''They have nothing to gain by getting into the computer, just thrills.'' That was how an official of one well-known hospital in New York recently described the latest bizarre development in what has become a too frequent occurrence throughout the United States: using home computers to gain unauthorized access to prominent national computer systems.
The phenomenon is vividly portrayed in the movie ''WarGames,'' where a budding young computer whiz from Seattle almost precipitates World War III by gaining access to a military computer.
The Pentagon argues that such a possibility is unlikely, since most of its computers are not linked into other computer grids or networks, as is the case with many computer systems in private industry. Yet the tales of
known penetrations of computers suggests that very few systems may be safe. In just recent weeks and months: a former government employee was able to tap into the Federal Reserve Board computer system; a group of young people in Milwaukee who call themselves the ''414s'' - named after the city's telephone area code - tampered with a computer at the Los Alamos, N.M., nuclear weapons laboratory; and there was a penetration into the Memorial Sloan-Kettering center in New York.
The time is at hand for tough, no-nonsense laws to discourage such illicit break-ins.
National security considerations alone justify such legislation. But there is also a right-to-privacy need to prevent intrusion into information pertaining to virtually all Americans. Just consider the vast range of financial, tax, business, and investment information that is on file in government, banking, and credit bureau computer banks.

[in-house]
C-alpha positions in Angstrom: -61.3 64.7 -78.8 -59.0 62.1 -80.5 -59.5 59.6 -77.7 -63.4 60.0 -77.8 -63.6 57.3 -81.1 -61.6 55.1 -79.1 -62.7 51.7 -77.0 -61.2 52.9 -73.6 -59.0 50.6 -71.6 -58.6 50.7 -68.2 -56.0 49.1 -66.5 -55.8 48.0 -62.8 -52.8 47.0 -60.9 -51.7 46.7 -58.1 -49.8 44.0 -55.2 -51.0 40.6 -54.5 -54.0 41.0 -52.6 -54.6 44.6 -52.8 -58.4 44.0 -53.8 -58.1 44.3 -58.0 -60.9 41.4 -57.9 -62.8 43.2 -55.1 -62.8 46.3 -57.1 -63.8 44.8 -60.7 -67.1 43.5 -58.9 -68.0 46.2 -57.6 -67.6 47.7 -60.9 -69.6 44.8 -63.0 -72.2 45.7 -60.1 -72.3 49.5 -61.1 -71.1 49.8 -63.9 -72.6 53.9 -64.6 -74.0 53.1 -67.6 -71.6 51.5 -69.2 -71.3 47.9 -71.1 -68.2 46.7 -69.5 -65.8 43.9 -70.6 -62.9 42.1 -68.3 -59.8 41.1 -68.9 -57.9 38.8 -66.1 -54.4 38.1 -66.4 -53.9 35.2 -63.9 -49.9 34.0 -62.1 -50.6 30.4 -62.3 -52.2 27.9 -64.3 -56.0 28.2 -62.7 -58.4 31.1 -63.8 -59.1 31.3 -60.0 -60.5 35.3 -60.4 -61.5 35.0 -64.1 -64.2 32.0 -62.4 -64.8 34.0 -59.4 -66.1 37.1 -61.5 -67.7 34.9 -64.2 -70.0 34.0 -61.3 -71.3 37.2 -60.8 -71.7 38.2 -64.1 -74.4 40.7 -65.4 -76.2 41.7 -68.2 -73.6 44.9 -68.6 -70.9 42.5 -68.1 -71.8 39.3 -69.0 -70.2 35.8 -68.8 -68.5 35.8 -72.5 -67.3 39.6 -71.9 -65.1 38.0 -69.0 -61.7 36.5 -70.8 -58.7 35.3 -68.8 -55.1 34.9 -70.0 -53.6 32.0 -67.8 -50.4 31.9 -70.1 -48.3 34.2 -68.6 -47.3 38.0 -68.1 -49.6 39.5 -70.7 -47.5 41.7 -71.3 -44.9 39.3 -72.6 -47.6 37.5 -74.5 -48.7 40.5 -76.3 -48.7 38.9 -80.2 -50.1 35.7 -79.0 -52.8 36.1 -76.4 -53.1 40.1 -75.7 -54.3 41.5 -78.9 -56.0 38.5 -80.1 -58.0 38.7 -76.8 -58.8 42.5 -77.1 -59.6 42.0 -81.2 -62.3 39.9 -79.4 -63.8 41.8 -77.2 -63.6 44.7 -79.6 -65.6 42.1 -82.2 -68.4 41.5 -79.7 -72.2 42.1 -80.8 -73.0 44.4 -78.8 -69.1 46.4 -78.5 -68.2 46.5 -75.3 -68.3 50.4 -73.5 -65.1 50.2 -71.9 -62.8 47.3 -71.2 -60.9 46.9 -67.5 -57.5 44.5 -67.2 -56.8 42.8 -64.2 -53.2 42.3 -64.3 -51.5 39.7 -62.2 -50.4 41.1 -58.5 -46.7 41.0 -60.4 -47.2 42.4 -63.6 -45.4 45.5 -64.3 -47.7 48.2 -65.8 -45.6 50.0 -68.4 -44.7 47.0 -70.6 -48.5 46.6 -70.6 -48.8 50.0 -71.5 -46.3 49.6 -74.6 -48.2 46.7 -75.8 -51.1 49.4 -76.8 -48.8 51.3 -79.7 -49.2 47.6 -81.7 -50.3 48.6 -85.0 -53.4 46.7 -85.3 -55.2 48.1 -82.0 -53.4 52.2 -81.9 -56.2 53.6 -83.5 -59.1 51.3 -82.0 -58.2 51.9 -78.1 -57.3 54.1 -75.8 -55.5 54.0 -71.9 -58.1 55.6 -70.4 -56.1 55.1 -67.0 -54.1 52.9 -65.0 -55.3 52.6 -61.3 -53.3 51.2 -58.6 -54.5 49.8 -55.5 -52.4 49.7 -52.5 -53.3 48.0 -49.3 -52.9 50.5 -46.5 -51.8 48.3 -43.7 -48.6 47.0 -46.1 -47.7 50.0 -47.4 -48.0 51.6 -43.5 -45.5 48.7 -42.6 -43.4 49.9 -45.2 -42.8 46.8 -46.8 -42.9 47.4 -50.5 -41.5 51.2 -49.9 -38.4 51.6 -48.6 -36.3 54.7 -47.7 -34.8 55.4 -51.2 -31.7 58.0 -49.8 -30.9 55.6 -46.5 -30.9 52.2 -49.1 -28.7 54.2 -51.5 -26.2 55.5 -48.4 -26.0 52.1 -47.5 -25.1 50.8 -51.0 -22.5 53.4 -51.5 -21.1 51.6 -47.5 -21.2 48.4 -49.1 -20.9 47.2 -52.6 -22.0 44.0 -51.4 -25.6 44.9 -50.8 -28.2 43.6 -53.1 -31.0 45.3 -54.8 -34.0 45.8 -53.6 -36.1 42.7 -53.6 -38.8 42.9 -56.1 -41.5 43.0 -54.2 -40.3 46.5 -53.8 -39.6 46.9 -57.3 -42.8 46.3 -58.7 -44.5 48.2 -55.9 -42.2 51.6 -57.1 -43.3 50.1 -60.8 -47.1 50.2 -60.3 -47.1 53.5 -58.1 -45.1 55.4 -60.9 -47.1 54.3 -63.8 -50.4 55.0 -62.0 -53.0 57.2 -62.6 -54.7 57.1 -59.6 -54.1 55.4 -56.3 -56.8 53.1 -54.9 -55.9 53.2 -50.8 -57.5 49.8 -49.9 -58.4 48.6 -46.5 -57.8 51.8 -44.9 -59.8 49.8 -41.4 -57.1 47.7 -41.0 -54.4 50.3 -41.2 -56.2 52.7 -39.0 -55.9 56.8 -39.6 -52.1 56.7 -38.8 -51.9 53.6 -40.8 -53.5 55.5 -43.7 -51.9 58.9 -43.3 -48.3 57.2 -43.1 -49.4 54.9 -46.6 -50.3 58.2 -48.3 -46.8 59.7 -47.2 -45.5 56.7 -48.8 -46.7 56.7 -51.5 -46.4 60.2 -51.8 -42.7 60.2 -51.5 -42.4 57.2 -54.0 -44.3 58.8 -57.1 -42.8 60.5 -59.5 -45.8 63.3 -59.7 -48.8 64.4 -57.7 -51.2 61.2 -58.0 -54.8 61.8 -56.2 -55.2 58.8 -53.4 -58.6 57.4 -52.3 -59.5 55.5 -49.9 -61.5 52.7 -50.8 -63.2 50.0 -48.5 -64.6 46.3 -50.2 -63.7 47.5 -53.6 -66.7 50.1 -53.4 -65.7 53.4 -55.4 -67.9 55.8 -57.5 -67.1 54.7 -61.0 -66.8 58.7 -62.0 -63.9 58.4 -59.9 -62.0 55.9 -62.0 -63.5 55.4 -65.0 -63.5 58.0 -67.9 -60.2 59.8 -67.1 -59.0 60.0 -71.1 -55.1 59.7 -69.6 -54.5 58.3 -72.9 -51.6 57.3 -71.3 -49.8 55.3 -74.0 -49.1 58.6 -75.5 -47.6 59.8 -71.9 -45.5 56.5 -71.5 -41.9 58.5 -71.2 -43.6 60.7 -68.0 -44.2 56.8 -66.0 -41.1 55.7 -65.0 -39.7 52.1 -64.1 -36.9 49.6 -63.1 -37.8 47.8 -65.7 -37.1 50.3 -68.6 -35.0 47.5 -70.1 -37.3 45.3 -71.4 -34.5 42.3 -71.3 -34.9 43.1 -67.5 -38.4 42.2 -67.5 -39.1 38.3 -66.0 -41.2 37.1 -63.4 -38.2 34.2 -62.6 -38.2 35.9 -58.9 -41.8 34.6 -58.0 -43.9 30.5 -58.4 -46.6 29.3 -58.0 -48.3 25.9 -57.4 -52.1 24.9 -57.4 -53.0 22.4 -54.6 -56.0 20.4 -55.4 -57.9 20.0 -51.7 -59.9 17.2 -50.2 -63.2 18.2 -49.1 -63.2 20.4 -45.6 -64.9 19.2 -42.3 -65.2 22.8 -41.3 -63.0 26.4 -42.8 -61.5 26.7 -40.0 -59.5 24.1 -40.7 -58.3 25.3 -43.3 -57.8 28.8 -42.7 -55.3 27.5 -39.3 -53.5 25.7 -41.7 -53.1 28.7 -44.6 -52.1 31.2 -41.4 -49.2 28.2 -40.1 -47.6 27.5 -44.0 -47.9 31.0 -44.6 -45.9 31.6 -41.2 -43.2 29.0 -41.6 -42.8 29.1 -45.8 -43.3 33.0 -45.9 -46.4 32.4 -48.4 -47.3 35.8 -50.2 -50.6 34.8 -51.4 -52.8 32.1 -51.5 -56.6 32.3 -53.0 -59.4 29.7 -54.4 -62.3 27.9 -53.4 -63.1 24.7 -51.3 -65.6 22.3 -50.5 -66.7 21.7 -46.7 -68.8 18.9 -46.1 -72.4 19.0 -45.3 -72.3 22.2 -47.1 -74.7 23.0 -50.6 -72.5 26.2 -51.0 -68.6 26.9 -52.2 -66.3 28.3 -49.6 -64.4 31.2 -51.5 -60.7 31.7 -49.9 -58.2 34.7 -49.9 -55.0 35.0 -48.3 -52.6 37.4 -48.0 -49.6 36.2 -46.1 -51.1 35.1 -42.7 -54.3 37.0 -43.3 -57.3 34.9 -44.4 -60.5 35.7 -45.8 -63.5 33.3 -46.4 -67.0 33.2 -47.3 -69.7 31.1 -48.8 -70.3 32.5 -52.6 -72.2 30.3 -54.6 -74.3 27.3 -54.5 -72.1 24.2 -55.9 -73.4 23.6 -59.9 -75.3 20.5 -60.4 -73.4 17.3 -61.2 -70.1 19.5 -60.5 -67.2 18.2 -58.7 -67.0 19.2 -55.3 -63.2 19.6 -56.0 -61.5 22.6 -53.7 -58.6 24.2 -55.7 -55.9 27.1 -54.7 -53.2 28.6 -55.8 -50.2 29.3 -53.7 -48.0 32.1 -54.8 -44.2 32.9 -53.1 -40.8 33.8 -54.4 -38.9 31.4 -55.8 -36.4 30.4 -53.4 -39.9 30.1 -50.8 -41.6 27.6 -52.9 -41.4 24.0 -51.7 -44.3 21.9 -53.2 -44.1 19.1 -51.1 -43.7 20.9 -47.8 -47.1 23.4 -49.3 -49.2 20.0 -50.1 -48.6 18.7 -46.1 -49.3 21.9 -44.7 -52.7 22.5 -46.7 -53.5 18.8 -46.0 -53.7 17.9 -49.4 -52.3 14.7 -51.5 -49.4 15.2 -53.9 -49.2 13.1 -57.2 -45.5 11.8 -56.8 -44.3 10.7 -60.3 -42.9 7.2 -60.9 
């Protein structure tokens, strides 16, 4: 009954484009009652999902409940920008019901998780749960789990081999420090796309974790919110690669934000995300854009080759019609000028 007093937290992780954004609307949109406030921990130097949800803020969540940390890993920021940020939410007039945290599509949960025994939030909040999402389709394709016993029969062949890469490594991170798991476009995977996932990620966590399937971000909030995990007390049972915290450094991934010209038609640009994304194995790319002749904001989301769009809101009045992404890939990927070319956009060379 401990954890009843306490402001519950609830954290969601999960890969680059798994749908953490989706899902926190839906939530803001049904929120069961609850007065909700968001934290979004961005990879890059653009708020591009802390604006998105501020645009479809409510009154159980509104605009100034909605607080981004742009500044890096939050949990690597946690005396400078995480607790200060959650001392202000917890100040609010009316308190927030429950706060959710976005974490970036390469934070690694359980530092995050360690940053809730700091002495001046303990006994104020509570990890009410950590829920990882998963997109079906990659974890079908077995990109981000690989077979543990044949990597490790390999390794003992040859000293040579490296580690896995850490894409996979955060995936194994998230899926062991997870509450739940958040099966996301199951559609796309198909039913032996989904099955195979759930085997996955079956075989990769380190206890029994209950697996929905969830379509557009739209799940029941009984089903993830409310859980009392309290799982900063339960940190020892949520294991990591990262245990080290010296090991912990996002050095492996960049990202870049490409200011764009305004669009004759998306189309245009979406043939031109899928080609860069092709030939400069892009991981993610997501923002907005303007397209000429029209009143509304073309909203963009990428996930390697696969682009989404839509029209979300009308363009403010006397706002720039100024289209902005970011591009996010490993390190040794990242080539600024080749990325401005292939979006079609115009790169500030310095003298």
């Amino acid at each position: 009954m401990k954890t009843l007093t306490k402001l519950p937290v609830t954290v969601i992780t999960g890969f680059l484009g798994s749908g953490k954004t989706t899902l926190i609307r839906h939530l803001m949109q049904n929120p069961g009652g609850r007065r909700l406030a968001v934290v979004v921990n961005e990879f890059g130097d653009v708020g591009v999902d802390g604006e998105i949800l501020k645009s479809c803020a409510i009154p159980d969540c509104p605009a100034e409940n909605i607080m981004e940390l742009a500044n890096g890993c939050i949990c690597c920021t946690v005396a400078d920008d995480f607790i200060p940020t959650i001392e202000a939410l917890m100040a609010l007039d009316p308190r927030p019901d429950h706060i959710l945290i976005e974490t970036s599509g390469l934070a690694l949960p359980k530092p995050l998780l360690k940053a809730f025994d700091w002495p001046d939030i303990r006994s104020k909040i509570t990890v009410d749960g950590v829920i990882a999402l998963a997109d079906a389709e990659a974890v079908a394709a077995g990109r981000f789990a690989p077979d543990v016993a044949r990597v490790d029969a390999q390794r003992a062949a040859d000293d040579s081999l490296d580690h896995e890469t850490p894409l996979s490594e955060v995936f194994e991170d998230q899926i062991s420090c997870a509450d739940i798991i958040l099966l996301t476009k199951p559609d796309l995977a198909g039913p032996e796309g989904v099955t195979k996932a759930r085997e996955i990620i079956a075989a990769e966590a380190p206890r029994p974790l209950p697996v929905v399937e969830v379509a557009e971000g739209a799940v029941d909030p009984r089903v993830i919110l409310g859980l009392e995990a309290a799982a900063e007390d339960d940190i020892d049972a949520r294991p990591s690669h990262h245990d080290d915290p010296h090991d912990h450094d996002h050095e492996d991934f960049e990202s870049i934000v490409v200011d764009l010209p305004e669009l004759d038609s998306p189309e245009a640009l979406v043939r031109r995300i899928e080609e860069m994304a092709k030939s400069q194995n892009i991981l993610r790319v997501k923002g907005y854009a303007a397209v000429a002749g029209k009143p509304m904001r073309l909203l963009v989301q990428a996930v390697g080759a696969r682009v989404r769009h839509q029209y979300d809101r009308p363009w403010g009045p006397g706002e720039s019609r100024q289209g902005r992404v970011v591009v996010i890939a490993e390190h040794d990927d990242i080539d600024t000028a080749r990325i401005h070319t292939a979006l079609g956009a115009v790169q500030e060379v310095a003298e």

But, the reader might ask, is not the unauthorized disclosure of such information prohibited by law? Well, yes and no. Currently some 40 different federal statutes (such as those concerning postal fraud or telephone company fraud) are believed to deal with the whole issue of computer theft.
In addition, some 18 states have laws in this area. In most cases, the laws deal with the theft of property and redefine the concept of property to include computer-based information.
What is needed, however, is specific and codified national legislation designed to prevent the type of unauthorized disclosures brought to light in recent months. A measure introduced by Florida Congressman Bill Nelson would do just that. Hearings on the bill will be held in September. Meanwhile, a separate measure before the committee, which also seems useful, would provide for a study of the impact of computer theft on the small business community.
Computer information firms obviously have their work cut out for them in keeping the eavesdroppers and break-in artists at bay. That means that better security systems will have to be developed, yet not made so tight as to prevent authorized users from entering computer grids as appropriate. Detection methods will also have to be refined so that computer thefts can be quickly spotted. Most important, stiff legal penalties are warranted for those persons who deliberately break into computer systems.